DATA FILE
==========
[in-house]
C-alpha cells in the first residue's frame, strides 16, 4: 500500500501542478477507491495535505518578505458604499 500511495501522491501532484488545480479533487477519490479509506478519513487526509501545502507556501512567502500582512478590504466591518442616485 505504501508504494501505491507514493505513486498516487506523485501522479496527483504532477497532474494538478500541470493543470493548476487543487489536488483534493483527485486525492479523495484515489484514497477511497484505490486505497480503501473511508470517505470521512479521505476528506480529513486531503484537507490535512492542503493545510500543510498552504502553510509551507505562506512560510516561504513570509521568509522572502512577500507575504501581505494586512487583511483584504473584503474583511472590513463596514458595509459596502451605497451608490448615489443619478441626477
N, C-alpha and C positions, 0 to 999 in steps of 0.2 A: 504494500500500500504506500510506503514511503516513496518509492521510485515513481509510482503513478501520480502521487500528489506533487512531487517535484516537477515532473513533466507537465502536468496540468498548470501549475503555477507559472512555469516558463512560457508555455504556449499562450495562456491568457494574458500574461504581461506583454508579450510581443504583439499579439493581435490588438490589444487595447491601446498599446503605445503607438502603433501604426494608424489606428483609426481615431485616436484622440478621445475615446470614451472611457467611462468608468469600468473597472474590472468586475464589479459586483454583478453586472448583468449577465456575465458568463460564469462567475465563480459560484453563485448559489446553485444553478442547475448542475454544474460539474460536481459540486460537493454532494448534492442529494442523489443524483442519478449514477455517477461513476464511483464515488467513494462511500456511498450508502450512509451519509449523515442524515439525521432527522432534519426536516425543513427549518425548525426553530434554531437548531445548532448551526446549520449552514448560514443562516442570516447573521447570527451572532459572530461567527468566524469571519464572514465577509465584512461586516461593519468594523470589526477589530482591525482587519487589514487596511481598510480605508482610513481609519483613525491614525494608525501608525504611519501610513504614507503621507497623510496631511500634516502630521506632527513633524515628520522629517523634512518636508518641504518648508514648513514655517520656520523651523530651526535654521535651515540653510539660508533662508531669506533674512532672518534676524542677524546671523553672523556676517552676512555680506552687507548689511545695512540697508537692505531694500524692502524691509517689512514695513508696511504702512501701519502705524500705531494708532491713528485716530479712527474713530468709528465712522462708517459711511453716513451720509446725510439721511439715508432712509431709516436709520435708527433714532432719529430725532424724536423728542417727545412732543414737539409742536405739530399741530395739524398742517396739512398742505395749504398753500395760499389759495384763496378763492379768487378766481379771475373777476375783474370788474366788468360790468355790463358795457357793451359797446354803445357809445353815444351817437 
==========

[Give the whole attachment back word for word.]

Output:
[in-house]
C-alpha cells in the first residue's frame, strides 16, 4: 500500500501542478477507491495535505518578505458604499 500511495501522491501532484488545480479533487477519490479509506478519513487526509501545502507556501512567502500582512478590504466591518442616485 505504501508504494501505491507514493505513486498516487506523485501522479496527483504532477497532474494538478500541470493543470493548476487543487489536488483534493483527485486525492479523495484515489484514497477511497484505490486505497480503501473511508470517505470521512479521505476528506480529513486531503484537507490535512492542503493545510500543510498552504502553510509551507505562506512560510516561504513570509521568509522572502512577500507575504501581505494586512487583511483584504473584503474583511472590513463596514458595509459596502451605497451608490448615489443619478441626477
N, C-alpha and C positions, 0 to 999 in steps of 0.2 A: 504494500500500500504506500510506503514511503516513496518509492521510485515513481509510482503513478501520480502521487500528489506533487512531487517535484516537477515532473513533466507537465502536468496540468498548470501549475503555477507559472512555469516558463512560457508555455504556449499562450495562456491568457494574458500574461504581461506583454508579450510581443504583439499579439493581435490588438490589444487595447491601446498599446503605445503607438502603433501604426494608424489606428483609426481615431485616436484622440478621445475615446470614451472611457467611462468608468469600468473597472474590472468586475464589479459586483454583478453586472448583468449577465456575465458568463460564469462567475465563480459560484453563485448559489446553485444553478442547475448542475454544474460539474460536481459540486460537493454532494448534492442529494442523489443524483442519478449514477455517477461513476464511483464515488467513494462511500456511498450508502450512509451519509449523515442524515439525521432527522432534519426536516425543513427549518425548525426553530434554531437548531445548532448551526446549520449552514448560514443562516442570516447573521447570527451572532459572530461567527468566524469571519464572514465577509465584512461586516461593519468594523470589526477589530482591525482587519487589514487596511481598510480605508482610513481609519483613525491614525494608525501608525504611519501610513504614507503621507497623510496631511500634516502630521506632527513633524515628520522629517523634512518636508518641504518648508514648513514655517520656520523651523530651526535654521535651515540653510539660508533662508531669506533674512532672518534676524542677524546671523553672523556676517552676512555680506552687507548689511545695512540697508537692505531694500524692502524691509517689512514695513508696511504702512501701519502705524500705531494708532491713528485716530479712527474713530468709528465712522462708517459711511453716513451720509446725510439721511439715508432712509431709516436709520435708527433714532432719529430725532424724536423728542417727545412732543414737539409742536405739530399741530395739524398742517396739512398742505395749504398753500395760499389759495384763496378763492379768487378766481379771475373777476375783474370788474366788468360790468355790463358795457357793451359797446354803445357809445353815444351817437 